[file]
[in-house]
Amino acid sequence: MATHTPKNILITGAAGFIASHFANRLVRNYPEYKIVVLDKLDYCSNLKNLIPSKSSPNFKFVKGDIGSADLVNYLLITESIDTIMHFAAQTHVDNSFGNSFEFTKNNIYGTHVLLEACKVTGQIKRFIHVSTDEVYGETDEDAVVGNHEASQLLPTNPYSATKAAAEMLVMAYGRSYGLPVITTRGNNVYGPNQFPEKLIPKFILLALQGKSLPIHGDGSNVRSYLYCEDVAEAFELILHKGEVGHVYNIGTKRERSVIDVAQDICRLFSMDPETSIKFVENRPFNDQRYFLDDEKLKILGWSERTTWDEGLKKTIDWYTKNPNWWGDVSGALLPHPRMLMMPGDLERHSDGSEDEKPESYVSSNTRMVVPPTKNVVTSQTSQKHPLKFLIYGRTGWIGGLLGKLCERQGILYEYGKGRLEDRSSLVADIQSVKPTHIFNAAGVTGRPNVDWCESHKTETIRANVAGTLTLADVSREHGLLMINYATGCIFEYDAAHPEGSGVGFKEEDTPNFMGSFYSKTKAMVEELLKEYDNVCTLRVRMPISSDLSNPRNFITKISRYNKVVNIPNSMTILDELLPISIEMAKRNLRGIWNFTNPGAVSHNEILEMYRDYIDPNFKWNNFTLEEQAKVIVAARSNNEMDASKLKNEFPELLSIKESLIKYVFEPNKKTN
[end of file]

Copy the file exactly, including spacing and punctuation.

[in-house]
Amino acid sequence: MATHTPKNILITGAAGFIASHFANRLVRNYPEYKIVVLDKLDYCSNLKNLIPSKSSPNFKFVKGDIGSADLVNYLLITESIDTIMHFAAQTHVDNSFGNSFEFTKNNIYGTHVLLEACKVTGQIKRFIHVSTDEVYGETDEDAVVGNHEASQLLPTNPYSATKAAAEMLVMAYGRSYGLPVITTRGNNVYGPNQFPEKLIPKFILLALQGKSLPIHGDGSNVRSYLYCEDVAEAFELILHKGEVGHVYNIGTKRERSVIDVAQDICRLFSMDPETSIKFVENRPFNDQRYFLDDEKLKILGWSERTTWDEGLKKTIDWYTKNPNWWGDVSGALLPHPRMLMMPGDLERHSDGSEDEKPESYVSSNTRMVVPPTKNVVTSQTSQKHPLKFLIYGRTGWIGGLLGKLCERQGILYEYGKGRLEDRSSLVADIQSVKPTHIFNAAGVTGRPNVDWCESHKTETIRANVAGTLTLADVSREHGLLMINYATGCIFEYDAAHPEGSGVGFKEEDTPNFMGSFYSKTKAMVEELLKEYDNVCTLRVRMPISSDLSNPRNFITKISRYNKVVNIPNSMTILDELLPISIEMAKRNLRGIWNFTNPGAVSHNEILEMYRDYIDPNFKWNNFTLEEQAKVIVAARSNNEMDASKLKNEFPELLSIKESLIKYVFEPNKKTN